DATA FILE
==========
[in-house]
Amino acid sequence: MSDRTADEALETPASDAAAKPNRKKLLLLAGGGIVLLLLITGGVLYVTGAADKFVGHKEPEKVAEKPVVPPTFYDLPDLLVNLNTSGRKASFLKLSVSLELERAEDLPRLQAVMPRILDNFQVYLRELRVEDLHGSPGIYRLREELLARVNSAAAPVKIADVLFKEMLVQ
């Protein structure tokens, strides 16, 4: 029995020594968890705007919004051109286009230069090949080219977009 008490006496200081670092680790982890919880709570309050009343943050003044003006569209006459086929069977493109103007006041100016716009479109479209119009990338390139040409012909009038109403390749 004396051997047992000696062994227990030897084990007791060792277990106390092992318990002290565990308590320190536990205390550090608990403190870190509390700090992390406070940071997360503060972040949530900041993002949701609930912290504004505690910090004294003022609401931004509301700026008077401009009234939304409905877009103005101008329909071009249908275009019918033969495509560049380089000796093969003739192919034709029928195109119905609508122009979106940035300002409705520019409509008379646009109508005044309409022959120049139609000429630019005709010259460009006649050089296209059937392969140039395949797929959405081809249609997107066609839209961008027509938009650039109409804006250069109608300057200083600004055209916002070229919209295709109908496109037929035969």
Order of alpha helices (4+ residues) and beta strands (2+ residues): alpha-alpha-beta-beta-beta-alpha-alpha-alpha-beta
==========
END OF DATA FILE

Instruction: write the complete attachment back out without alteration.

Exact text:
[in-house]
Amino acid sequence: MSDRTADEALETPASDAAAKPNRKKLLLLAGGGIVLLLLITGGVLYVTGAADKFVGHKEPEKVAEKPVVPPTFYDLPDLLVNLNTSGRKASFLKLSVSLELERAEDLPRLQAVMPRILDNFQVYLRELRVEDLHGSPGIYRLREELLARVNSAAAPVKIADVLFKEMLVQ
């Protein structure tokens, strides 16, 4: 029995020594968890705007919004051109286009230069090949080219977009 008490006496200081670092680790982890919880709570309050009343943050003044003006569209006459086929069977493109103007006041100016716009479109479209119009990338390139040409012909009038109403390749 004396051997047992000696062994227990030897084990007791060792277990106390092992318990002290565990308590320190536990205390550090608990403190870190509390700090992390406070940071997360503060972040949530900041993002949701609930912290504004505690910090004294003022609401931004509301700026008077401009009234939304409905877009103005101008329909071009249908275009019918033969495509560049380089000796093969003739192919034709029928195109119905609508122009979106940035300002409705520019409509008379646009109508005044309409022959120049139609000429630019005709010259460009006649050089296209059937392969140039395949797929959405081809249609997107066609839209961008027509938009650039109409804006250069109608300057200083600004055209916002070229919209295709109908496109037929035969």
Order of alpha helices (4+ residues) and beta strands (2+ residues): alpha-alpha-beta-beta-beta-alpha-alpha-alpha-beta